When you're trying to sell your idea, it's natural to assume that the people you're selling to think the way you do. If you can only show them the facts and stories that led you to believe what you believe, then of course they'll end up where you are… believing.

The problem, of course, is that people don't always think like you.

Go watch some videos of people of different political ideologies talking about why they support a candidate other than your candidate. These people are stupid! They can't conjugate an idea, they have no factual basis for their beliefs, they are clueless, they are ideologues, they are parroting a talking head who knows even less than they do! (And those epithets apply to anyone you disagree with, of course). In fact, they're saying the same thing about you.

Same goes for diehard fans of the other brand, or worse, the clueless who should be using your solution, but don't even care enough to use your competitor's product.

If they only thought like you, of course, and knew what you know, then there wouldn't be a problem.

The challenge doesn't lie in getting them to know what you know. It won't help. The challenge lies in helping them see your idea through their lens, not yours. If you study the way religions and political movements spread, you can see that this is exactly how it works. Marketers of successful ideas rarely market the facts. Instead, they market stories that match the worldview of the people being marketed to.

[There's an alternative, one that you might want to think hard about: perhaps you should only market your idea to people who already think the way you do. After all, you're not running for president, you don't need a majority. Screen people by their behavior (what they read, what they buy, how they act) and only tell your story to the people who will embrace it. That's a lot easier to do that than it's ever been before.]

Different kinds of work

If your boss asks you to move a box from point a to point b, it's probably not okay to say, "I don't feel like it right now."

If you work on the chain gang and it's time to dig a ditch, you don't get a reprieve if you roll your eyes and say, "that's not what they pay me for."

And if you're a dishwasher, you don't get a chance to say, "I guess I'm just not the kind of person who's good at putting his hands into really hot soapy water all day."

And yet.

And yet when we ask you to look people in the eye, be creative, brainstorm, be generous, find a way to satisfy an angry customer, work with a bully, learn a new skill or bring joy to work, suddenly the excuses pile up. Is this a different sort of work? Is raising your hand in class too much to ask of you?

The jobs most of us would like to have are jobs like this. And yet we put up a fight when given the chance to do them well.

Save the date: January 15 in New York for the book launch

[NOW SOLD OUT. See you there.] I'm doing a live presentation on the morning of January 15th in New York. The low price for general admission is basically the retail price of the new book, and we're giving ticket buyers a copy of the book as well.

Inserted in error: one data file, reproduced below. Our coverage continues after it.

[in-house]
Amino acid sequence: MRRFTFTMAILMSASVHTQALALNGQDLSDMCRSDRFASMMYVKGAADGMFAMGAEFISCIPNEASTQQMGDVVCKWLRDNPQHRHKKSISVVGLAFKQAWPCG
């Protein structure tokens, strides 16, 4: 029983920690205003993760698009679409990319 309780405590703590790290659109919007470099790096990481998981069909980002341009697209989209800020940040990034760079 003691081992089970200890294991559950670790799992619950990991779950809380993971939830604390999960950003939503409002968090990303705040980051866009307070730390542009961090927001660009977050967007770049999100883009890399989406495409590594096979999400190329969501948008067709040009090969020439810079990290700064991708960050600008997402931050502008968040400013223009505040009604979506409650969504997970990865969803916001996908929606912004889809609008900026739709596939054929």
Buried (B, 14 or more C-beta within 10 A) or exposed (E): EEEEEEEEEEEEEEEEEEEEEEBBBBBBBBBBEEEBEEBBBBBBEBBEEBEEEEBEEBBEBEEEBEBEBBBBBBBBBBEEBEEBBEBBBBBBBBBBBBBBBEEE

Arrive as early as 9:20 am to get your ticket checked, doors open at 9:30, we start at 9:45 sharp.

Hope to see you there. Tix are limited (and there are a few VIP tickets as well, which also include a small Q&A session after).


Dancing with entropy

It's far easier to mix up a Rubik's cube than to solve one.

People are often paid to enforce compliance. The job is to ensure that everything is in its place, that errors are zero, that things are delivered on time and as expected. The random event is a problem, something to be feared and extinguished.

A few people (not many) get paid to create a ruckus, to insert the random, to yell 'fire' and to shake things up.

Most people, though, the ones with great jobs, are in the business of dancing with entropy, not creating it. Take what comes, sort it, leverage it, improvise and make something worthwhile out of it.

The secret of dancing is that you must respect and admire your partner. Thus, entropy isn't the enemy, and the goal isn't for "everything to be all right."

Without random events, there is no dance.

There is no good, there is no bad, there's just what happened. Dance with it.

8 questions and a why

Who are you trying to please?

What are you promising?

How much money are you trying to make?

How much freedom are you willing to trade for opportunity?

What are you trying to change?

What do you want people to say about you?

Which people?

Do we care about you?

(and after each answer, ask 'why?')

It’s still too difficult

If you read the previous post this morning, you saw tons of links, many from some of the smartest people I know. And too many were broken (they're all fixed now… click through to see the accurate list, which I'll update all day, and thanks for clicking). Apologies for the hassles.

We keep adding all this power to the web, but with the power seems to come complexity. I wish it were easier. Maybe it will be one day, but I'm getting less optimistic.

PS The launch of this ebook has been thrilling. For more than 7 hours it was a trending topic on Twitter, with as many as 20 tweets a minute flying by. PS we found two typos and fixed them. (Download here).

More important, the conversations that are being generated are just what we hoped. Clearly there are too many ideas in this ebook to absorb in one sitting, and certainly some don't apply to you. But that's not the point. The point is to think, to cycle, to talk about it.

Thanks for reading and for sharing and contributing to the conversation.